Movies this old require some extra context. If you’re weak on your confectionary terms (I was), you might not know that “Rock” refers to stick-shaped hard candy. I’ve seen plenty of these in little tourist trap gift shops, and occasionally bought them myself. “Brighton rock,” then, is the rock stick candy sold on the beach in Brighton. They are inexpensive and long-lasting, and I don’t know that I ever finished one before I got tired of it. In this 1948 film based on Graham Green’s 1938 novel of the same name, “Brighton Rock” stands as a metaphor for being stubborn.
“I’ve never changed. I’m like those sticks of rock,” says local entertainer Ida Arnold. “Bite all the way down, you still read ‘Brighton.’”
What Ida is being stubborn about is the disappearance and murder of newspaper reporter Fred Hale. Hale’s reporting led (indirectly) to the murder of Kite, a small-time gang boss running a slot-machine racket. His successor Pinkie wants revenge, but when the opportunity presents itself Pinkie gets a little carried away and Hale ends up dead. Most of the rest of the movie is about Pinkie’s efforts to cover up the murder while trying to keep his turf out of the hands of a much bigger mobster, Colleoni, who is taking advantage of Kite’s murder to make a movie on the territory.
Ida’s research turns up a potential witness, a young naïf named Rose. Pinkie has also realized that Rose is a crucial witness, and is taking steps to keep her quiet. Murder is out of the question, though, with Ida sniffing around — so he has to be a bit more cunning.
Brighton Rock is a complex story well-told in just over ninety minutes, a dark story about these three — Ida, Pinkie, and Rose — who are each, in their own way, as unchanging as Brighton rock. Both Pinkie and Rose are given many opportunities to steer clear of disaster from just about everyone involved, but do they? Do young lovers ever?
Graham Greene was not only a literary giant but also a popular author of his time, and he took an active role adapting his novel to film. Not that he was in total control, however — the movie’s ending, already fairly dark, is considerably happier than that of the novel.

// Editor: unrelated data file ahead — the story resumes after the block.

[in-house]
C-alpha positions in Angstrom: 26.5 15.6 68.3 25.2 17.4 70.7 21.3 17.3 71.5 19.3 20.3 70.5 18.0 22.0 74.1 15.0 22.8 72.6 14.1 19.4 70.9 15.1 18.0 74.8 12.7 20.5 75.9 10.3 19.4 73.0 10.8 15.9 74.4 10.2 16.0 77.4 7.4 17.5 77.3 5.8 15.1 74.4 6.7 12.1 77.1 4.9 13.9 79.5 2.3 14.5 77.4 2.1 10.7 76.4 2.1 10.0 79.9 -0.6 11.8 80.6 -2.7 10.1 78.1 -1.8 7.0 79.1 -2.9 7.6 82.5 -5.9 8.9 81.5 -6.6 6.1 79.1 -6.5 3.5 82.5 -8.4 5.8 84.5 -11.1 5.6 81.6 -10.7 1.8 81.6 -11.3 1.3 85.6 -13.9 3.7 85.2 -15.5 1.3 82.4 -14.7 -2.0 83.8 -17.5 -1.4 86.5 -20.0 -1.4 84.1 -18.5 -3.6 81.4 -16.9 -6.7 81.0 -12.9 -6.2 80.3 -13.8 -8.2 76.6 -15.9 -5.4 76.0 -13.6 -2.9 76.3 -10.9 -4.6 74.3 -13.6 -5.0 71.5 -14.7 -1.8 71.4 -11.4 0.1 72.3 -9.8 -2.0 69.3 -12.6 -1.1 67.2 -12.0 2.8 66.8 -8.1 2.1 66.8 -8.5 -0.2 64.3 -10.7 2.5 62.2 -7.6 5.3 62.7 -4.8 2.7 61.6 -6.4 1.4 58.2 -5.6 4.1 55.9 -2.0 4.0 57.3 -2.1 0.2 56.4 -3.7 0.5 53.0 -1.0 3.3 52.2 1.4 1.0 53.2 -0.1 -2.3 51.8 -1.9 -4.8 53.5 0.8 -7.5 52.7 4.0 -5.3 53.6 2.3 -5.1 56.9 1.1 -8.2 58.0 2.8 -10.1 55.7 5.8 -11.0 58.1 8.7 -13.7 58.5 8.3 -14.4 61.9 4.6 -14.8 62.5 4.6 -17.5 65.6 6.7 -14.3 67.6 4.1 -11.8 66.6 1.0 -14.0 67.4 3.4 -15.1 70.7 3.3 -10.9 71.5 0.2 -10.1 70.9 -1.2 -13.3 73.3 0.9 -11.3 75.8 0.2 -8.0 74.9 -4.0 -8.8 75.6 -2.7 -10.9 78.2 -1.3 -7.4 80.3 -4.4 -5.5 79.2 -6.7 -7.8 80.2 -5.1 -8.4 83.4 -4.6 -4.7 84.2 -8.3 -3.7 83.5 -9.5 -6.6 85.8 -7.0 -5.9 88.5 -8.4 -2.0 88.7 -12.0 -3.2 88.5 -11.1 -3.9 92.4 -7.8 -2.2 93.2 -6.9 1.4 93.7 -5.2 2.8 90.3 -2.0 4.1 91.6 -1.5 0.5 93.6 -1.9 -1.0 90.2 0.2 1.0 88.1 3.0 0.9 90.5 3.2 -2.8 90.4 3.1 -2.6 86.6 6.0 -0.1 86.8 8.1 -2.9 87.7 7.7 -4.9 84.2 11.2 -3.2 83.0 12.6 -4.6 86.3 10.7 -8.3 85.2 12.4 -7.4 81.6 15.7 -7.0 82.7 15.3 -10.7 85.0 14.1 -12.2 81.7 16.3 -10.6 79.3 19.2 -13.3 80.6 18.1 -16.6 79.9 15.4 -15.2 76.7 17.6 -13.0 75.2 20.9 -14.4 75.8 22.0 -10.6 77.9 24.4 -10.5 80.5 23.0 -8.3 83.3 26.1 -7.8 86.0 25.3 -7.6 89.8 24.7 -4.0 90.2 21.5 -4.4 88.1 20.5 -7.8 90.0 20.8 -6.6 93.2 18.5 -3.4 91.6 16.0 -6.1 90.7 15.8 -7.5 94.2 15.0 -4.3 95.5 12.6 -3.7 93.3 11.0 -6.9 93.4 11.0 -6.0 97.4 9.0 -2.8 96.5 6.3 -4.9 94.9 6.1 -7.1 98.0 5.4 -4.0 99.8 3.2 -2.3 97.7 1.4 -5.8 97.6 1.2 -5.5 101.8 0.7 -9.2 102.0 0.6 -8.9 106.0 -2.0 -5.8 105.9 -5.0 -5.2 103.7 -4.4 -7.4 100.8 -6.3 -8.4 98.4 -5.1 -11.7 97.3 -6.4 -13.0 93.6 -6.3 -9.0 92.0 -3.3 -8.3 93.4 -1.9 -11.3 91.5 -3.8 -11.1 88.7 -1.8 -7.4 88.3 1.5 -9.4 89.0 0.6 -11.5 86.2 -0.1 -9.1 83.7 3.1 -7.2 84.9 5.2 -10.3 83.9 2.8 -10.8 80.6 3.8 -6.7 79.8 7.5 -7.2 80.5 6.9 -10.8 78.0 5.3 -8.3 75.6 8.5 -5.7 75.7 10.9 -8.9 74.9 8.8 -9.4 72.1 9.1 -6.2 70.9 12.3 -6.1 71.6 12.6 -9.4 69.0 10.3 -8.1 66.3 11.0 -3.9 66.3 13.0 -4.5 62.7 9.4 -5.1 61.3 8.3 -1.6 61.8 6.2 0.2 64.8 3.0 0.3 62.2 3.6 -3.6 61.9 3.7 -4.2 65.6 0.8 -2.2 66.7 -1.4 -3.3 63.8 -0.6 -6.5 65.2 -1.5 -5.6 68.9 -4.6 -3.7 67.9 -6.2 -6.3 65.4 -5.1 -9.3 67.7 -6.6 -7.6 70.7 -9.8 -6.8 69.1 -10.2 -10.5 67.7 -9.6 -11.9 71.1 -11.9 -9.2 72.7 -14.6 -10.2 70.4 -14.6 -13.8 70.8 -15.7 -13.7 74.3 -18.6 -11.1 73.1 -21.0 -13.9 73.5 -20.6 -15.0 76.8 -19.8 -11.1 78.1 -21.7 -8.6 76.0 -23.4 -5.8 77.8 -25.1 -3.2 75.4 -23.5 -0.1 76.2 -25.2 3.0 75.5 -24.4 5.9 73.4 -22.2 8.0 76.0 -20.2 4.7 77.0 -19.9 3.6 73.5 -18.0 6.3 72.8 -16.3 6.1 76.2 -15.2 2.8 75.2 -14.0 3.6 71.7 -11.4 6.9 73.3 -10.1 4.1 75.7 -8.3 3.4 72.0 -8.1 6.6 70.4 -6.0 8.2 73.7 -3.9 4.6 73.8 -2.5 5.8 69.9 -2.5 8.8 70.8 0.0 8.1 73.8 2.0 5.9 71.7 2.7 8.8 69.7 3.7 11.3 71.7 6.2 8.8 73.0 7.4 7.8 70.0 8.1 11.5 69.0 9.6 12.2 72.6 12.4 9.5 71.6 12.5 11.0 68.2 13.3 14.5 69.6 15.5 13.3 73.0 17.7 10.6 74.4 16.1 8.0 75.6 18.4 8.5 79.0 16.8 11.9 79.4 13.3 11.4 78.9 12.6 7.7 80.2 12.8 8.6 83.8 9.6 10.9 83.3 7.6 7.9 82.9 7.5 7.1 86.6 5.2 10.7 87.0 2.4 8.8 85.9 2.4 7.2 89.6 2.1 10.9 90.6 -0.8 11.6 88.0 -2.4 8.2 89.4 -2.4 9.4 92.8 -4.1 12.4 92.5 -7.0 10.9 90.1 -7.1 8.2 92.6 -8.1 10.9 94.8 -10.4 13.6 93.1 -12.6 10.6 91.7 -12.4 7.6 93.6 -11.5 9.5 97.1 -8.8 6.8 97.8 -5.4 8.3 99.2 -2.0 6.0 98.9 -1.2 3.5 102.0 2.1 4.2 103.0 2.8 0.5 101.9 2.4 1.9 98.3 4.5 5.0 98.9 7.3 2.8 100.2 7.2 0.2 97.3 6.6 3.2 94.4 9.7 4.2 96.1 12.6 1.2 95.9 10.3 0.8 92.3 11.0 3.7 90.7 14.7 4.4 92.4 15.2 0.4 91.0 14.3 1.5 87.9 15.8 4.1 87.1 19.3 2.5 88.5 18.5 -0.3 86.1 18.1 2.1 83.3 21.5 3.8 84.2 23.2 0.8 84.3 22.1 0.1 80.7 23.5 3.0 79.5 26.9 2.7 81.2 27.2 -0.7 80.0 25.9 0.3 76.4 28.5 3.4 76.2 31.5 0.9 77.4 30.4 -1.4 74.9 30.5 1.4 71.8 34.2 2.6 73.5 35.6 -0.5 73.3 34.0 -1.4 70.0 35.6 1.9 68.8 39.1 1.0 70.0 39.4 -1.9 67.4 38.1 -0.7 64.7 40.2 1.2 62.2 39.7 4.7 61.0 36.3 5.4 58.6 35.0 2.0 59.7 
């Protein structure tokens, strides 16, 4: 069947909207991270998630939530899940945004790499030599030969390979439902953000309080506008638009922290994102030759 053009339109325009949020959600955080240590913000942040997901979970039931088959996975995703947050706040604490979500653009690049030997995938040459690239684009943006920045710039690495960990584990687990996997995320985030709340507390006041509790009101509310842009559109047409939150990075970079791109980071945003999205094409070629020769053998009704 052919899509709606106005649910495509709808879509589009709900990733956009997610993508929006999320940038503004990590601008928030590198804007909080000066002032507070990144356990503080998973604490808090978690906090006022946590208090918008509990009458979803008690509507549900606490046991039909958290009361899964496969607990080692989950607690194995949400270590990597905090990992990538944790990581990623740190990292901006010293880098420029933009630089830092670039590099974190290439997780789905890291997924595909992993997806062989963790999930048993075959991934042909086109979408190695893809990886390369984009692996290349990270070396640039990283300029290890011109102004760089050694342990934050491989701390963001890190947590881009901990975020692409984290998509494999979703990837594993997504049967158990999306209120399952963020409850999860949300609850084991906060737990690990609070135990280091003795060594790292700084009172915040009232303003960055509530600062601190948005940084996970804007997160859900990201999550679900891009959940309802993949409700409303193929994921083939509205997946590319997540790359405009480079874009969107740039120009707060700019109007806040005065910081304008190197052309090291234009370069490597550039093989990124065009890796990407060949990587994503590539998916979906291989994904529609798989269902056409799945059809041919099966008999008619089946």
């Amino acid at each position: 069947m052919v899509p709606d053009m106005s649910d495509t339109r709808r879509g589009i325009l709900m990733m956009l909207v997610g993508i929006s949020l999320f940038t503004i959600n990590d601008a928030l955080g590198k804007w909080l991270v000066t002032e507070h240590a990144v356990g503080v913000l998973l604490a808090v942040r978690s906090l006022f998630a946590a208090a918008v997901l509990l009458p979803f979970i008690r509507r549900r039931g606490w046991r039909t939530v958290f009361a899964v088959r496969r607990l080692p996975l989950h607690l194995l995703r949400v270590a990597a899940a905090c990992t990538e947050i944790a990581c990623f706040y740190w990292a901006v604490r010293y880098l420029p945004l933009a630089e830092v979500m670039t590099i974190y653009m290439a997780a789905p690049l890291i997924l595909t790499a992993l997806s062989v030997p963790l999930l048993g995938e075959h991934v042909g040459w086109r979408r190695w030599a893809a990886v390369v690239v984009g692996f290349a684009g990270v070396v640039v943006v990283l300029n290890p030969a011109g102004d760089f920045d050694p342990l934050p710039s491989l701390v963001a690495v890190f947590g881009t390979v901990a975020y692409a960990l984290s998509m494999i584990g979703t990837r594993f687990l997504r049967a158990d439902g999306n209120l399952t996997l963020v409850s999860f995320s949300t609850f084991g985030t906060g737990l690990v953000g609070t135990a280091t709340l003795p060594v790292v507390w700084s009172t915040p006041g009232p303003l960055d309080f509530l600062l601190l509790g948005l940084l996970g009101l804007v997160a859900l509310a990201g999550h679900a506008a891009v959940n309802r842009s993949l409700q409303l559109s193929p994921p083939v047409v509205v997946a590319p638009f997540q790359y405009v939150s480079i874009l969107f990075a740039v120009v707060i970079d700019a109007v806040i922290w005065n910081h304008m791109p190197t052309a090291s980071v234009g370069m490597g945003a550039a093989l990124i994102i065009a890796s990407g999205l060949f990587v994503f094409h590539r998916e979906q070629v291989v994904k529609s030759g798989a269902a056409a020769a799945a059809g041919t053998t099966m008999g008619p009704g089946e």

Pinkie is played by Richard Attenborough, who was twenty-five at the time of release but looks far younger. Although young, Attenborough was already an accomplished actor, and was in many great movies after Brighton Rock. He was also the very grandfatherly John Hammond in 1993’s Jurrasic Park. Attenborough inhabits the role of Pinkie entirely, which stands to reason — he played Pinkie several years earlier in the stage adaptation of the novel.
Pinkie’s second, Dallow, is played by the future first Doctor William Hartnell. By 1948 Hartnell had been typecast as a “heavy,” no doubt aided by his criminal teenage years. Hartnell’s role seems like a small supporting one at first, but there’s enough of Dallow to satisfy those curious to see Hartnell in something other than a low-budget television series.
I am not sure if it’s by virtue of the film’s age or Greene’s writing, but Brighton Rock sets up plenty of familiar sub-plots and then defies expectations. In later films, Ida (Hermione Baddeley) would be a Jessica Fletcher, or maybe a Mrs. Marple. Here, she’s just a complicating factor in the story — backing both Rose and Pinkie into corners they might not otherwise get into. The focus is pretty squarely on Pinkie and Rose, and you know — because it’s a noir, of course — that things are not going to end well for them. The film is only occasionally marred by mid-century Hollywood melodrama, but those scenes are usually done before you can finish rolling your eyes.
The version of Brighton Rock I watched was released in the United States by Kino Lorber, nicely restored but without much in the way of extras. It’s a stand-out noir and fantastic example of English cinema. If you can’t catch it somewhere streaming, it’s an excellent movie to pick up during one of Kino Lorber’s frequent sales.